Despite the pandemic and an uncertain macroeconomic backdrop, 2021 was a banner year for government space spending. Total investment topped $92B, according to Euroconsult’s latest Government Space Programs report. That’s an 8% annual jump over 2020, though with today’s inflation, who knows what the real increase really was…
Civil vs. military breakdown: Civilian space programs received a cumulative $53B in 2021 last year, while military budgets totaled $39B. While the latter represented ~42%, the military share of government space spend is increasing, Euroconsult reports.
Catalysts for investment? Euroconsult highlights two primary drivers:
- A widened scope of ambition for space exploration programs, from the moon to Mars.
- Geopolitical rivalries that are spilling over into space, as great powers increasingly militarize the domain.
Narrative violation? Despite rhetoric about a rising threat from its space rivals, at ~$54.6B, the US outspent China by over 5X and Russia by 15X. US-allied countries also represent a large share of total investment. To be fair, the hardest data to obtain (or truly know) is spending on classified military/intelligence satellites, orbital weapons under development, etc…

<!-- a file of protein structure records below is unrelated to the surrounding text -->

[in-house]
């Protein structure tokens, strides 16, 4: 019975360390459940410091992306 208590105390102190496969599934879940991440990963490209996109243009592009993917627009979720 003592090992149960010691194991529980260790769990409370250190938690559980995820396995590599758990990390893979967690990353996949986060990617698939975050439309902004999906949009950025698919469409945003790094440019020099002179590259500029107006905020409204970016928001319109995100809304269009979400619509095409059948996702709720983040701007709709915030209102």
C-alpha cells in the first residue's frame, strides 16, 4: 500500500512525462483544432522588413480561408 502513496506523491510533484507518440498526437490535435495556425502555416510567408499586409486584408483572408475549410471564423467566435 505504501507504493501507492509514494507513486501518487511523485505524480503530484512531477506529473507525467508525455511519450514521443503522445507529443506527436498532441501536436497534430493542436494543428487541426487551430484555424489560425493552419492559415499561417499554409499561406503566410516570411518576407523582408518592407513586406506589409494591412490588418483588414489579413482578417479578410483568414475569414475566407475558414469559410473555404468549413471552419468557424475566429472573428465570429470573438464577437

Some highlights…The robotic population density of Mars, from rovers to helicopters to orbiters, is growing. China launched a space station and sent taikonauts to it. JWST had a buzzer-beater, picture-perfect Christmas launch. And plenty of other space programs put new scientific payloads into orbit.
- And…lowlights? The increased congestion of LEO, proliferation of debris, Russia’s ASAT test, and other episodes of in-space saber rattling.
Looking forward: Euroconsult forecasts that governments will spend $1 trillion on space over this decade, with total investment expected to top $100B per annum around 2025.